Planting Bare-Rooted Trees

Planting bare-rooted trees is a different as there is no soil surrounding the roots.  Most importantly, the time between getting the tree and planting it is a crucial issue. You need to plant the tree as soon as possible.  Always inspect the roots to ensure that they are moist and have numerous lengths of fine root hairs which indicate a healthy tree.  Care should be taken to ensure that the roots are kept moist prior to planting.  Prune broken or damaged roots but save as much of the root structure as you can.To plant, first build a cone of earth in the centre of the hole around which to splay the roots.  Make sure that when properly seated on this cone the tree is planted so that the ‘trunk flare’ is clearly visible and the ‘crown’, where the roots and top meet, is about two inches above the soil level.  This is to allow for natural settling.

Water and Mulch

Congratulations! Your tree is in the ground but that is only the beginning. Proper maintenance will ensure that your tree grows and that you enjoy it for many years to come – perhaps your lifetime. People often plant trees for the birth of a child, on a special occasion or as a memorial for a loved one who has passed on.


Newly planted trees should be watered at the time of planting. In addition, during their first season they need to be watered at least once a week in the absence of rain. Also, you should water more often during the height of the summer heat. However, care should be taken not to over-water as this may result in oxygen deprivation. If you are uncertain as to whether a tree needs watering, dig down 6-8 inches at the edge of the planting hole. If the soil at that depth feels powdery or crumbly, the tree needs water. Adequately moistened soil should form a ball when squeezed. Regular deep soakings are better than frequent light wettings. Moisture should reach a depth of 12 to 18 inches below the soil surface to encourage ideal root growth.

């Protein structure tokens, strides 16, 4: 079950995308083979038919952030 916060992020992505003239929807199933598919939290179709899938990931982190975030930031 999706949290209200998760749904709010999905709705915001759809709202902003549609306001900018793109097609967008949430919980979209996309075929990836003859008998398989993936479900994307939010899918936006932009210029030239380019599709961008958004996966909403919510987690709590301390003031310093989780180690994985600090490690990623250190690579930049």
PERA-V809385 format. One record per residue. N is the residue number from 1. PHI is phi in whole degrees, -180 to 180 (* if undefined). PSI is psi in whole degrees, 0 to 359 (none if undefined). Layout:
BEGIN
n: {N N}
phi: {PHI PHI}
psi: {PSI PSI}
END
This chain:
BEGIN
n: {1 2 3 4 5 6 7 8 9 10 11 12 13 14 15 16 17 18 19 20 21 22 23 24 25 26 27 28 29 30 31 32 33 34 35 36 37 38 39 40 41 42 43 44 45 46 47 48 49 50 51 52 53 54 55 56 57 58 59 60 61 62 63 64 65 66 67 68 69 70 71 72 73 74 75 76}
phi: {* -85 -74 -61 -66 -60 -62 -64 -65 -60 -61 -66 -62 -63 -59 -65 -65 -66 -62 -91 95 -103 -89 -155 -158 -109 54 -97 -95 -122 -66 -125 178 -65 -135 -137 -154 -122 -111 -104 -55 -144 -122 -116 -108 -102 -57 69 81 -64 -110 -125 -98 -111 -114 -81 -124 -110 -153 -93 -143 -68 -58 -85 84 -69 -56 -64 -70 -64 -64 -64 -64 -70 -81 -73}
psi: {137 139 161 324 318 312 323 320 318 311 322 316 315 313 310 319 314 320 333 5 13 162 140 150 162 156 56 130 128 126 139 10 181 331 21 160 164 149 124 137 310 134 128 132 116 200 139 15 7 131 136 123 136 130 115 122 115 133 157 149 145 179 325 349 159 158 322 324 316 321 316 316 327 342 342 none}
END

To conserve moisture and promote water and air penetration, the back filled soil surrounding newly-planted trees can be covered with mulch. Mulch depth should be between 3 to 4 inches. Do not, under any circumstances, cover the area surrounding the tree with plastic sheeting since air and water movement are prevented. Porous landscape fabric can be used since it freely allows water and air penetration. Whenever possible, SPC mulches our trees.

For more tips on planting please contact us. If you are interested in having a tree planted, please go to our Donations page and make a contribution to the “Growing Together Tree Project”. If you are interested in helping us plant a tree or working in the parks, please go to our Volunteer page.

We thank you for your time. Now go enjoy your tree!